Gardaí carrying out high visibility patrols and checkpoints this Bank Holiday weekend

Alcohol is a major factor in fatalities between 10pm and 6am

Kilkenny People reporter

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Don't drink and drive this bank holiday weekend.

This October bank holiday weekend Gardaí will carry out high visibility patrols and checkpoints across the roads network and are appealing to motorists not to drive under the influence of an intoxicant and to reduce speed.

This weekend’s enforcement activities will specifically target and focus on off-peak hours (10pm to 6am) where recent studies have shown that 75% of fatalities were found to return positive toxicology results for alcohol. 

Speaking ahead of the Bank Holiday, Shane Ross, Minister for Transport, Tourism and Sport, said: “Driving during off-peak hours presents its own risks. However, the same advice applies regardless of when you are on the road – you need to slow down, belt up, don’t use the phone while driving, never drink and drive, or drive while fighting sleep behind the wheel. I would urge all drivers to consider their behaviour not just this Bank Holiday weekend but every time they use the road whether that is midday or midnight.”

The RSA analysis looked at off-peak fatal collisions over a five-year period (2014-2018), to highlight when and where off-peak collisions are occurring, and to review the road user profile of those killed late at night and in the early hours of the morning.

Seven in ten fatal collisions occurring during off peak hours, not involving pedestrians, were single vehicle collisions, meaning no other car was involved.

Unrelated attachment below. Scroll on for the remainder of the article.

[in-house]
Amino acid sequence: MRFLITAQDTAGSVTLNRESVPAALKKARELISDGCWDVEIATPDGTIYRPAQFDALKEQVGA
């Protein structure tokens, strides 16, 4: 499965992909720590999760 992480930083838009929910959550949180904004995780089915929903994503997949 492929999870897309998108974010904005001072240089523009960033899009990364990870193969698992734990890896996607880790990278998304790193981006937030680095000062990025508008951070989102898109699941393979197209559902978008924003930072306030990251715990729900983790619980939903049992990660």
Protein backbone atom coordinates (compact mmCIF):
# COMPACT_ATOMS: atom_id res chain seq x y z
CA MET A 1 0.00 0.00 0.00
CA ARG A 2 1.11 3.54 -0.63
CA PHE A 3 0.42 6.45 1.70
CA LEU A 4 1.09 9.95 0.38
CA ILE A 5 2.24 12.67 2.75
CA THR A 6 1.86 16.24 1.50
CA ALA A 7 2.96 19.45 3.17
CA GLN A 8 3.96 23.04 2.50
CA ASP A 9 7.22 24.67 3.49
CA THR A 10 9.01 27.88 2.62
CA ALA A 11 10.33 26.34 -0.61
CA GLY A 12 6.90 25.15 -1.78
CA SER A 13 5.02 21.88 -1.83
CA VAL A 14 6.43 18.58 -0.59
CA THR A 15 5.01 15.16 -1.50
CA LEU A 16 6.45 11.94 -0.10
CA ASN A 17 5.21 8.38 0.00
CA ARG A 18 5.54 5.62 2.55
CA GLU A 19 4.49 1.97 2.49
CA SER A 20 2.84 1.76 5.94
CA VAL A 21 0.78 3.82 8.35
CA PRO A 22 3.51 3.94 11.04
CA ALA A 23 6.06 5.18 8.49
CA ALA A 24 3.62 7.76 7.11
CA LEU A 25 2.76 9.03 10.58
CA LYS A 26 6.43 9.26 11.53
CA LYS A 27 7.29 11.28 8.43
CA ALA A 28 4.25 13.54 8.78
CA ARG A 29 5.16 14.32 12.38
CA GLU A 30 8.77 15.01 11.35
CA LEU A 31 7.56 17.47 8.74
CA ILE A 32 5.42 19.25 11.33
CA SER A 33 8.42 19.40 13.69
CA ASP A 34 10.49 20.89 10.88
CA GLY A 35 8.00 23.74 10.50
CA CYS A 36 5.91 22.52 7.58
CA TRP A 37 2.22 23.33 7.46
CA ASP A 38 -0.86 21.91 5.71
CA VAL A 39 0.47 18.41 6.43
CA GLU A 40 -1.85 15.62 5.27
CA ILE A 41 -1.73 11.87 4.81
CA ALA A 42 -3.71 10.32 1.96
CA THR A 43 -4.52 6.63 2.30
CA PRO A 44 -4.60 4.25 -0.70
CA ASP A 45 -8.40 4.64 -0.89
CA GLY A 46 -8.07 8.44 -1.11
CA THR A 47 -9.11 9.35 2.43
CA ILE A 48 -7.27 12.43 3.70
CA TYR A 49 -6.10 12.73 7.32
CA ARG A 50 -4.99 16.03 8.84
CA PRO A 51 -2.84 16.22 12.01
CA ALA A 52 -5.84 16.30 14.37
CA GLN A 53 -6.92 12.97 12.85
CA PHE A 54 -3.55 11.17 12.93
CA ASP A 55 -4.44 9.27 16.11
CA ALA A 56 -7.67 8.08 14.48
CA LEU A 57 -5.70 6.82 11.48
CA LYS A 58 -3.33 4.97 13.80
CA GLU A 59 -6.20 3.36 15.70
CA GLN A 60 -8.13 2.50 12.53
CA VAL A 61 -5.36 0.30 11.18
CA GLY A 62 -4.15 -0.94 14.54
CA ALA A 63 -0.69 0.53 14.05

Men are over-represented in off-peak fatalities making up 87% of drivers, 73% of passengers and 87% of pedestrians killed on Irish roads between 10pm and 6am.

The age profile of drivers and passengers killed during off-peak hours is considerably younger than those killed during peak hours - 37% of drivers killed during off-peak hours were aged under 25, and almost half (47%) were aged 25-44, 61% of passengers killed during off-peak hours were aged 18-24.

Meanwhile 75% of fatalities between the hours of 10pm and 6am (off-peak) had a positive toxicology for alcohol1.

Speaking at yesterday’s media briefing Chief Superintendent Paul Cleary said, "This bank holiday weekend we want to keep people safe on our roads. Gardaí will be out in force with high visibility patrols and checkpoints and we would be appealing to people not to drive under the influence of an intoxicant or in excess of the speed limit. Our enforcement activity this weekend will be data driven and is based on research. We are working closely with our partners in the RSA to ensure people are safe”.

Moyagh Murdock, CEO, Road Safety Authority, said: “Despite traffic volumes being at their lowest, 27% of fatal collisions and 17% of serious injury collisions occurred during off peak hours. Road traffic collisions that happen late at night and into the early hours differ in key ways to those that happen during the day in two respects: young males are overrepresented and 75% of fatalities had a positive toxicology for alcohol. Continued education and enforcement are needed to target those most vulnerable groups namely young male drivers, young male passengers and male pedestrians.”

Chief Superintendent Paul Cleary, Roads Policing, An Garda Síochána, said: “Our arrest data mirrors the RSA research in that 20-40 year olds, mostly male, are the ones arrested most for intoxicated driving. Many are detected multiple times over the legal limit. Unaccompanied learner permit holders also feature in our data, with almost 2,100 vehicles impounded from high risk, inexperienced drivers since the legislation changed. Drivers choose to speed, not wear a safety belt, be distracted or drive intoxicated. Make the simple and safe choice to always drive safely and protect yourself and others around you.”

A total of 46 people have been killed or seriously injured in October Bank Holiday collisions between 2012-2017.

To date in 2019 a total of 118 people have died on the roads, which is four more than up to the same period in 2018.

For more information visit www.rsa.ie